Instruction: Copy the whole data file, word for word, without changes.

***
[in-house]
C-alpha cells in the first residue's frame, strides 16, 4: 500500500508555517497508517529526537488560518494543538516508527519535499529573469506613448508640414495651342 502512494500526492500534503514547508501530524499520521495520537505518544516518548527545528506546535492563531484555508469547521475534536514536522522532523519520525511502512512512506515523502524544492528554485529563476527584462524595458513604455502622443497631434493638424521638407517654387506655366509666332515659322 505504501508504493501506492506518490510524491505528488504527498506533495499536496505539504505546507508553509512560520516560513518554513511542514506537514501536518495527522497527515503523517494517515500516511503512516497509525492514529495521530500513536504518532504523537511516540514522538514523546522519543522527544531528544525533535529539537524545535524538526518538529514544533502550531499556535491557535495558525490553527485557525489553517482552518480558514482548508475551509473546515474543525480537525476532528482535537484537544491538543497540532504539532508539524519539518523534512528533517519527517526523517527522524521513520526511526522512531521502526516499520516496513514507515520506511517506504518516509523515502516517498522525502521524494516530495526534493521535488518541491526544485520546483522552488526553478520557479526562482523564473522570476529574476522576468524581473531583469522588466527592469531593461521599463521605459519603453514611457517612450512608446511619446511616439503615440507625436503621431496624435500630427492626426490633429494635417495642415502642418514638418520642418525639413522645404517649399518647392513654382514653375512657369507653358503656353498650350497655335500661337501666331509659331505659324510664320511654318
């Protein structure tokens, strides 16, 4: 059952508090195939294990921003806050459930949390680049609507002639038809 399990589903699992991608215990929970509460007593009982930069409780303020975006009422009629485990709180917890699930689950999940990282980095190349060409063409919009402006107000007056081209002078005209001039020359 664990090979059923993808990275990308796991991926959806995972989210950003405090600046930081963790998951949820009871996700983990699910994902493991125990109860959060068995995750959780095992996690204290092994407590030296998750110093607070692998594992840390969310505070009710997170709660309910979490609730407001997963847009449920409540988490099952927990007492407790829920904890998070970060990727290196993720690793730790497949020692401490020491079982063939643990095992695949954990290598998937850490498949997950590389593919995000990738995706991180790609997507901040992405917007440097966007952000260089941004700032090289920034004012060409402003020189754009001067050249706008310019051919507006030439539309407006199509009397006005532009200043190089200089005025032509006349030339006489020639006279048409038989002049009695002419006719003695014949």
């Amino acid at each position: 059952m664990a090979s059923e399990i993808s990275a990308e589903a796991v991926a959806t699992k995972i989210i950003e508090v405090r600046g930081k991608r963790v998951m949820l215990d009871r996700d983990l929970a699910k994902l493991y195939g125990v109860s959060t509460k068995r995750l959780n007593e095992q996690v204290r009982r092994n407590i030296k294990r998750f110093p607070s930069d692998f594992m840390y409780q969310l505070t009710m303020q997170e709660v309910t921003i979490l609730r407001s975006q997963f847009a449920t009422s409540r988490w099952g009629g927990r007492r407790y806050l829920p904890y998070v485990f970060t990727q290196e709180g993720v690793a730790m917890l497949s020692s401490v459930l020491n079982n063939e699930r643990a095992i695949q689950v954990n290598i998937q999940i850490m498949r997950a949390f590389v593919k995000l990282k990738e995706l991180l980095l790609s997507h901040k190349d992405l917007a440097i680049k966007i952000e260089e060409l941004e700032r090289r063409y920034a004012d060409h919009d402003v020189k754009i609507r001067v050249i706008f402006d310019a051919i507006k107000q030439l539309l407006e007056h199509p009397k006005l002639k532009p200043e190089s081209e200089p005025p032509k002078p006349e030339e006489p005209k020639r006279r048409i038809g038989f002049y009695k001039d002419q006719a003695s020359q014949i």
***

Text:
[in-house]
C-alpha cells in the first residue's frame, strides 16, 4: 500500500508555517497508517529526537488560518494543538516508527519535499529573469506613448508640414495651342 502512494500526492500534503514547508501530524499520521495520537505518544516518548527545528506546535492563531484555508469547521475534536514536522522532523519520525511502512512512506515523502524544492528554485529563476527584462524595458513604455502622443497631434493638424521638407517654387506655366509666332515659322 505504501508504493501506492506518490510524491505528488504527498506533495499536496505539504505546507508553509512560520516560513518554513511542514506537514501536518495527522497527515503523517494517515500516511503512516497509525492514529495521530500513536504518532504523537511516540514522538514523546522519543522527544531528544525533535529539537524545535524538526518538529514544533502550531499556535491557535495558525490553527485557525489553517482552518480558514482548508475551509473546515474543525480537525476532528482535537484537544491538543497540532504539532508539524519539518523534512528533517519527517526523517527522524521513520526511526522512531521502526516499520516496513514507515520506511517506504518516509523515502516517498522525502521524494516530495526534493521535488518541491526544485520546483522552488526553478520557479526562482523564473522570476529574476522576468524581473531583469522588466527592469531593461521599463521605459519603453514611457517612450512608446511619446511616439503615440507625436503621431496624435500630427492626426490633429494635417495642415502642418514638418520642418525639413522645404517649399518647392513654382514653375512657369507653358503656353498650350497655335500661337501666331509659331505659324510664320511654318
């Protein structure tokens, strides 16, 4: 059952508090195939294990921003806050459930949390680049609507002639038809 399990589903699992991608215990929970509460007593009982930069409780303020975006009422009629485990709180917890699930689950999940990282980095190349060409063409919009402006107000007056081209002078005209001039020359 664990090979059923993808990275990308796991991926959806995972989210950003405090600046930081963790998951949820009871996700983990699910994902493991125990109860959060068995995750959780095992996690204290092994407590030296998750110093607070692998594992840390969310505070009710997170709660309910979490609730407001997963847009449920409540988490099952927990007492407790829920904890998070970060990727290196993720690793730790497949020692401490020491079982063939643990095992695949954990290598998937850490498949997950590389593919995000990738995706991180790609997507901040992405917007440097966007952000260089941004700032090289920034004012060409402003020189754009001067050249706008310019051919507006030439539309407006199509009397006005532009200043190089200089005025032509006349030339006489020639006279048409038989002049009695002419006719003695014949």
């Amino acid at each position: 059952m664990a090979s059923e399990i993808s990275a990308e589903a796991v991926a959806t699992k995972i989210i950003e508090v405090r600046g930081k991608r963790v998951m949820l215990d009871r996700d983990l929970a699910k994902l493991y195939g125990v109860s959060t509460k068995r995750l959780n007593e095992q996690v204290r009982r092994n407590i030296k294990r998750f110093p607070s930069d692998f594992m840390y409780q969310l505070t009710m303020q997170e709660v309910t921003i979490l609730r407001s975006q997963f847009a449920t009422s409540r988490w099952g009629g927990r007492r407790y806050l829920p904890y998070v485990f970060t990727q290196e709180g993720v690793a730790m917890l497949s020692s401490v459930l020491n079982n063939e699930r643990a095992i695949q689950v954990n290598i998937q999940i850490m498949r997950a949390f590389v593919k995000l990282k990738e995706l991180l980095l790609s997507h901040k190349d992405l917007a440097i680049k966007i952000e260089e060409l941004e700032r090289r063409y920034a004012d060409h919009d402003v020189k754009i609507r001067v050249i706008f402006d310019a051919i507006k107000q030439l539309l407006e007056h199509p009397k006005l002639k532009p200043e190089s081209e200089p005025p032509k002078p006349e030339e006489p005209k020639r006279r048409i038809g038989f002049y009695k001039d002419q006719a003695s020359q014949i």